In a comment on the last post about the hapless Sir Bors and the tower of doom, Maureen noted the unbearably silly nature of such mental exercises in practical terms, and put them in their rightful place.
Alternately, dump Gatorade over whoever poses the question, and tell them that every time they pose such a question, you intend to cede them victory in exactly that fashion.
I draw special attention to this here because, oddly enough, I also once took that position on this issue, too (and still do). Well, not this issue, but on those associated with it; on what she calls “theoretical philosophy games.” I cannot now recover the venue in which the comment was made, but the basic jist of it was this:
Yes, one can engage in this kind of philosophical hypothesizing. “You say X,” one could begin, “but what if [highly improbable Y] were to occur? What then?” In doing so, as the common wisdom has it, one would be exploding a false idea by providing a situation in which that idea somehow breaks down. The trouble, though, is that these exceptional situations are so often ludicrous rather than compelling.
A dialogue in illustration:
Silvius: “Memnon, I heard you affirm, yesterday, that your friend Joachim was very strong.”
Memnon: “Correct, as ever, Silvius; Joachim is very strong.”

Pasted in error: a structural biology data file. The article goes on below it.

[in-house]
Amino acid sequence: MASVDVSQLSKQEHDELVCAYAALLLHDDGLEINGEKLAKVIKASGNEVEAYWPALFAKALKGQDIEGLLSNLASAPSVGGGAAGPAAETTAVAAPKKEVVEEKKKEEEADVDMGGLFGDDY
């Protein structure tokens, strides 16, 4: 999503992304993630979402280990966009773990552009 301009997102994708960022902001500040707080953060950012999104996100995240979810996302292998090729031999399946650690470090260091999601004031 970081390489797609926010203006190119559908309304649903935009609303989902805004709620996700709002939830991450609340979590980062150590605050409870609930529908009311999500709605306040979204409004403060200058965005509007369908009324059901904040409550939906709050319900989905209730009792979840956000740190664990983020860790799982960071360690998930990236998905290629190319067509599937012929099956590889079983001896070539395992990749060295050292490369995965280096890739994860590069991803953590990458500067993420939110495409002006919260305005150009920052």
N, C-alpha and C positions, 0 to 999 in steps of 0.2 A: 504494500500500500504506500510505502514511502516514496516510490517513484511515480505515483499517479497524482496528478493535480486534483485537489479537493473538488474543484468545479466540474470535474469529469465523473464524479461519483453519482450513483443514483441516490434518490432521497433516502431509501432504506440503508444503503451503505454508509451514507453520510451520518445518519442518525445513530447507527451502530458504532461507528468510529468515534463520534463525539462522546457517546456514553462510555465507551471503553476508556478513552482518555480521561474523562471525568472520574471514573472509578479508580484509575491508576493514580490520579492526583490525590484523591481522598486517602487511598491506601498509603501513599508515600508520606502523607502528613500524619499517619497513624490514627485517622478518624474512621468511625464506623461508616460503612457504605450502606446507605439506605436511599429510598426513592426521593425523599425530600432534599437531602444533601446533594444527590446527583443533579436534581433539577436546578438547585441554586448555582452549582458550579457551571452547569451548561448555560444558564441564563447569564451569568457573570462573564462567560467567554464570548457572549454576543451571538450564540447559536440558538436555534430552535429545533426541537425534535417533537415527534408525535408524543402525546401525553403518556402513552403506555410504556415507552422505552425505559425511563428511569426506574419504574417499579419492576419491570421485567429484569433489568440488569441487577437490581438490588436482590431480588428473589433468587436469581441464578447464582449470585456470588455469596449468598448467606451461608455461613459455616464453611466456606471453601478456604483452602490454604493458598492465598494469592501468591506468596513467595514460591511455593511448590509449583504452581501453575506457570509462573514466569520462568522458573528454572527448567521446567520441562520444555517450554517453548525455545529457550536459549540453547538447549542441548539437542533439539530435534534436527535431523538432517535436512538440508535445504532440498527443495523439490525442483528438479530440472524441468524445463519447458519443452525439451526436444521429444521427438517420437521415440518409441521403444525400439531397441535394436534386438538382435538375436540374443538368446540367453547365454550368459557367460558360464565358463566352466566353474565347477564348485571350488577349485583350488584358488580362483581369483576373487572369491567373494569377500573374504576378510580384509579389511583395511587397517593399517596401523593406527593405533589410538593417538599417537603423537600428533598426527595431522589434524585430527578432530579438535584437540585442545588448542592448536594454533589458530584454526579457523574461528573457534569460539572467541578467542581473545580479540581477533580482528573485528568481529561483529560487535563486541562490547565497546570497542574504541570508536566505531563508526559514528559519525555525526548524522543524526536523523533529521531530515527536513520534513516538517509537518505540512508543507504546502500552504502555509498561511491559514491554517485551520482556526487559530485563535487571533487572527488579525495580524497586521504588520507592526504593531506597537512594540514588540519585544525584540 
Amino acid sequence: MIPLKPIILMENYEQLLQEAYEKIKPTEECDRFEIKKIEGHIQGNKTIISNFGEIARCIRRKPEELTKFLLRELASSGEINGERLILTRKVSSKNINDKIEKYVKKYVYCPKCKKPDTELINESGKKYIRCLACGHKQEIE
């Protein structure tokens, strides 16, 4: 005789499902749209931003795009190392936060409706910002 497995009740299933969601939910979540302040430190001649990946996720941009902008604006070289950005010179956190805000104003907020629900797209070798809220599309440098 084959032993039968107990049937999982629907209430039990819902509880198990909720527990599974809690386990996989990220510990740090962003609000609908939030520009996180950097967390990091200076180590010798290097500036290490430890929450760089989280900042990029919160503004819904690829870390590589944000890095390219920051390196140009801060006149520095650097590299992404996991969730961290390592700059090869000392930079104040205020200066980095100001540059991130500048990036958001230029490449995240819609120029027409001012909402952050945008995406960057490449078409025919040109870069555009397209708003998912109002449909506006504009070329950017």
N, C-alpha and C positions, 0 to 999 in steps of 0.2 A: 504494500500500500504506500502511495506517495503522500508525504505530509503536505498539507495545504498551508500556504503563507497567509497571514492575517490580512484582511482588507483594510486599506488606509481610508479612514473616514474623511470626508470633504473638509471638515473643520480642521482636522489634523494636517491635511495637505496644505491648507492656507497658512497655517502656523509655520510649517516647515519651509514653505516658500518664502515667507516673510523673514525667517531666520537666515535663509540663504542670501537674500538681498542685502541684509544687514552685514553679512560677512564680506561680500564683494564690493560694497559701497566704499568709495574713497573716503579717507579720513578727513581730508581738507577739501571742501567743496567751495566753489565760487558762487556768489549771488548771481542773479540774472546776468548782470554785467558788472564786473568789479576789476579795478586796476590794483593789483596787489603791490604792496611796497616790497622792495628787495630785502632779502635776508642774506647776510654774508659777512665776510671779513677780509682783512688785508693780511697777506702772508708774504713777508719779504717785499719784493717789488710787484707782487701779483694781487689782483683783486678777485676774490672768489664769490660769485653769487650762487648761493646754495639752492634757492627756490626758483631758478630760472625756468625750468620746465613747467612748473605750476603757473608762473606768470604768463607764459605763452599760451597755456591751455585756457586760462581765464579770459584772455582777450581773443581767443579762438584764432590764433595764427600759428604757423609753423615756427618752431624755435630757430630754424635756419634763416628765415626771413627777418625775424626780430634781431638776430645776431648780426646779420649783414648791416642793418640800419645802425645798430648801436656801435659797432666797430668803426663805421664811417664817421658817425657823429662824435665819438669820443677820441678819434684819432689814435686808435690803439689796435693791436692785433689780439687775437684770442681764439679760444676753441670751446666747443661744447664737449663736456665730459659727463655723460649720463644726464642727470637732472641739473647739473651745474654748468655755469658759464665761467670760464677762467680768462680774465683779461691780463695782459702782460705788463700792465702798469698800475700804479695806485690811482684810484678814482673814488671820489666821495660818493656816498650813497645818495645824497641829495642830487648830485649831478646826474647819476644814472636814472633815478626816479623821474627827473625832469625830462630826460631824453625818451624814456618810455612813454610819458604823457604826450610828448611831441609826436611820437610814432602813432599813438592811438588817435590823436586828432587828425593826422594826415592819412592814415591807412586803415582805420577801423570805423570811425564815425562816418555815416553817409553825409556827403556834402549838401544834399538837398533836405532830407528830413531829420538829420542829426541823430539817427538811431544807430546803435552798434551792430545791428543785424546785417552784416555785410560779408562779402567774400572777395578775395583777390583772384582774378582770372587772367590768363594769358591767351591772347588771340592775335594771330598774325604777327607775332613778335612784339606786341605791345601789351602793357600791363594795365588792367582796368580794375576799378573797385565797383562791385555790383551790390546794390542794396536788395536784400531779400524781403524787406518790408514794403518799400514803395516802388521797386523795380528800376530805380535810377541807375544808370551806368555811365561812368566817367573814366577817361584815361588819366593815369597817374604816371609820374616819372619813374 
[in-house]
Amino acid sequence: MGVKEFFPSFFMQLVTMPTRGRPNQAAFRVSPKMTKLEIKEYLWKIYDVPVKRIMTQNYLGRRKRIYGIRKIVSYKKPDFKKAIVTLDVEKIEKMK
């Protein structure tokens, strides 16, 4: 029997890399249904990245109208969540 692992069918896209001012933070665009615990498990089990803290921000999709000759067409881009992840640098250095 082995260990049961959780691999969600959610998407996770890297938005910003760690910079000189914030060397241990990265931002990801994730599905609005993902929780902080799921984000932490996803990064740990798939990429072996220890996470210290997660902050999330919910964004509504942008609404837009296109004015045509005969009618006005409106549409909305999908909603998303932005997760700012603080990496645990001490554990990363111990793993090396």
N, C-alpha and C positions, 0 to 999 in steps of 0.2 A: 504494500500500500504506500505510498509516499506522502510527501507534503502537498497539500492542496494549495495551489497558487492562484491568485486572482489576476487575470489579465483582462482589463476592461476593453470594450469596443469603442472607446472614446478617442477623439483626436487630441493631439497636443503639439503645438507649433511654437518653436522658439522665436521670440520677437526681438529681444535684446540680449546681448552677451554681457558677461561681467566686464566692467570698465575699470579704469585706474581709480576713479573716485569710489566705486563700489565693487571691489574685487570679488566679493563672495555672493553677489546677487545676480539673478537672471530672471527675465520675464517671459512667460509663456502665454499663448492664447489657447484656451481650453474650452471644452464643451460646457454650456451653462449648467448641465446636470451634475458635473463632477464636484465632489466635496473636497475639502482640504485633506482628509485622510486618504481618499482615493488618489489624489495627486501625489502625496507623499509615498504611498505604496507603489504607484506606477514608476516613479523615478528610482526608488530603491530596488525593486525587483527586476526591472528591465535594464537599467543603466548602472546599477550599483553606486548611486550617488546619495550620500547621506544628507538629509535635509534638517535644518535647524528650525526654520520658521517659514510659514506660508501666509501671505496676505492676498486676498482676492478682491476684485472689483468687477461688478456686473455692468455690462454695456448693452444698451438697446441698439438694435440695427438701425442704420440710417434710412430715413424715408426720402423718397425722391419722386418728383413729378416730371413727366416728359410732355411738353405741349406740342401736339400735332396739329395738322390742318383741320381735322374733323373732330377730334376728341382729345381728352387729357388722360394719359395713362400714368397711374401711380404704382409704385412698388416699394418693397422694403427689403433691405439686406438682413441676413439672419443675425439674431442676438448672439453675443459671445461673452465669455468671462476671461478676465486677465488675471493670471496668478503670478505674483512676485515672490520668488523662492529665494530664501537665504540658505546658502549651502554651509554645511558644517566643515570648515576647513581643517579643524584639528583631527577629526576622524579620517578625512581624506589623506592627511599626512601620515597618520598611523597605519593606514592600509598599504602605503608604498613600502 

Silvius: “You say so, certainly, but consider: what if there were someone who could lift a million pounds? Joachim wouldn’t seem so strong by comparison, would he?”
Silvius: “And what if Joachim himself had to try to lift a million pounds? Why, his failure would be both spectacular and complete. Yeah, real strong.”
If I might attempt to synthesize all that’s been said, anyhow, I’d boil it down to this: in the normal course of events, actions ought to be subordinated to virtue. In the case of abnormal events, that virtue will very likely be tried – tried quite severely – but the subordination is still a necessary ideal. In the case of hilariously impossible events, though, you have my permission to do whatever you like — you’re very probably dreaming.
Posted by Nick Milne on September 6, 2010
Well, good thing this never had any serious consequences, right? Never broke up families, ruined lives, implicated innocent persons, created elaborate manias, drove people to suicide, etc. We can just move on in a spirit of placid amiability as the great self-correcting machine ticks over once more:
The idea that traumatised people, especially the victims of child sexual abuse, deliberately repress horrific memories goes all the way back to the 19th century and the theories of Sigmund Freud himself.
But now some experts are saying the evidence points the other way.
[. . .]
In a briefing to the US Supreme Court, Professor Richard McNally from Harvard University described the theory of repressed memory as “the most pernicious bit of folklore ever to infect psychology and psychiatry”.
Good to know.
Posted by Nick Milne on September 3, 2010
This week has seen the new batch of students arrive in our department (that is, the English department at the University of Ottawa), and, as both the incoming president of the Graduate Students’ Association and the imminent teacher of a section of ENG 1100 (Essay Writing), I’ve been somewhat bedeviled by things to do over the last few days. Friday, in fact, is the first day in the last six on which I haven’t been supremely busy. Posts will come – probably.
In the meantime, just sit tight. My attention is presently focused on getting the blog for my class set up properly (it begins on the coming Thursday), but there’ll be more to say about that once it’s complete, I promise you.